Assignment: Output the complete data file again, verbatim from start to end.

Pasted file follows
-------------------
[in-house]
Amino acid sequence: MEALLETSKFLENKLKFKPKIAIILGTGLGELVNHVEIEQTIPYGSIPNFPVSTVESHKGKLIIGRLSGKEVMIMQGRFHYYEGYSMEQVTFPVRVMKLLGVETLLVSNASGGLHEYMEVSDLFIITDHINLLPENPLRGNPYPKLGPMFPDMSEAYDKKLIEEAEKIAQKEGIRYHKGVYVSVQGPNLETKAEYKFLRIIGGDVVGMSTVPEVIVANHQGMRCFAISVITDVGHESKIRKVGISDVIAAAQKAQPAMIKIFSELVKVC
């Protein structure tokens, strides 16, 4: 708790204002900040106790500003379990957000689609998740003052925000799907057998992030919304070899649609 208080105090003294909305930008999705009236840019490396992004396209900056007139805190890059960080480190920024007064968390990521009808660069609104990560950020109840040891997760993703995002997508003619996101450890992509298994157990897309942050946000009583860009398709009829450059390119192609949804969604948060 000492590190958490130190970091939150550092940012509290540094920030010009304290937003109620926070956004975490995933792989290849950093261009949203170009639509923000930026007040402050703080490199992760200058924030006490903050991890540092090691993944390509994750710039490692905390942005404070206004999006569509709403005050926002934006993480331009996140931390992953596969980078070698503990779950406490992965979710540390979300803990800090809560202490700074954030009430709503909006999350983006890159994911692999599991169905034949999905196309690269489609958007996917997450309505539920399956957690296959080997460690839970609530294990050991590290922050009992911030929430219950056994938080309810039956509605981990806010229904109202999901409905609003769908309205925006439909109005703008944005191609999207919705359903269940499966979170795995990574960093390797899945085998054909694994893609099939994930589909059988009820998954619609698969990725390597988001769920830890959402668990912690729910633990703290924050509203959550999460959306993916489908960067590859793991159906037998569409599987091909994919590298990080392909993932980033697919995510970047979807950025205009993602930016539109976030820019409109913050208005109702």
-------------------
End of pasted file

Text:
[in-house]
Amino acid sequence: MEALLETSKFLENKLKFKPKIAIILGTGLGELVNHVEIEQTIPYGSIPNFPVSTVESHKGKLIIGRLSGKEVMIMQGRFHYYEGYSMEQVTFPVRVMKLLGVETLLVSNASGGLHEYMEVSDLFIITDHINLLPENPLRGNPYPKLGPMFPDMSEAYDKKLIEEAEKIAQKEGIRYHKGVYVSVQGPNLETKAEYKFLRIIGGDVVGMSTVPEVIVANHQGMRCFAISVITDVGHESKIRKVGISDVIAAAQKAQPAMIKIFSELVKVC
């Protein structure tokens, strides 16, 4: 708790204002900040106790500003379990957000689609998740003052925000799907057998992030919304070899649609 208080105090003294909305930008999705009236840019490396992004396209900056007139805190890059960080480190920024007064968390990521009808660069609104990560950020109840040891997760993703995002997508003619996101450890992509298994157990897309942050946000009583860009398709009829450059390119192609949804969604948060 000492590190958490130190970091939150550092940012509290540094920030010009304290937003109620926070956004975490995933792989290849950093261009949203170009639509923000930026007040402050703080490199992760200058924030006490903050991890540092090691993944390509994750710039490692905390942005404070206004999006569509709403005050926002934006993480331009996140931390992953596969980078070698503990779950406490992965979710540390979300803990800090809560202490700074954030009430709503909006999350983006890159994911692999599991169905034949999905196309690269489609958007996917997450309505539920399956957690296959080997460690839970609530294990050991590290922050009992911030929430219950056994938080309810039956509605981990806010229904109202999901409905609003769908309205925006439909109005703008944005191609999207919705359903269940499966979170795995990574960093390797899945085998054909694994893609099939994930589909059988009820998954619609698969990725390597988001769920830890959402668990912690729910633990703290924050509203959550999460959306993916489908960067590859793991159906037998569409599987091909994919590298990080392909993932980033697919995510970047979807950025205009993602930016539109976030820019409109913050208005109702």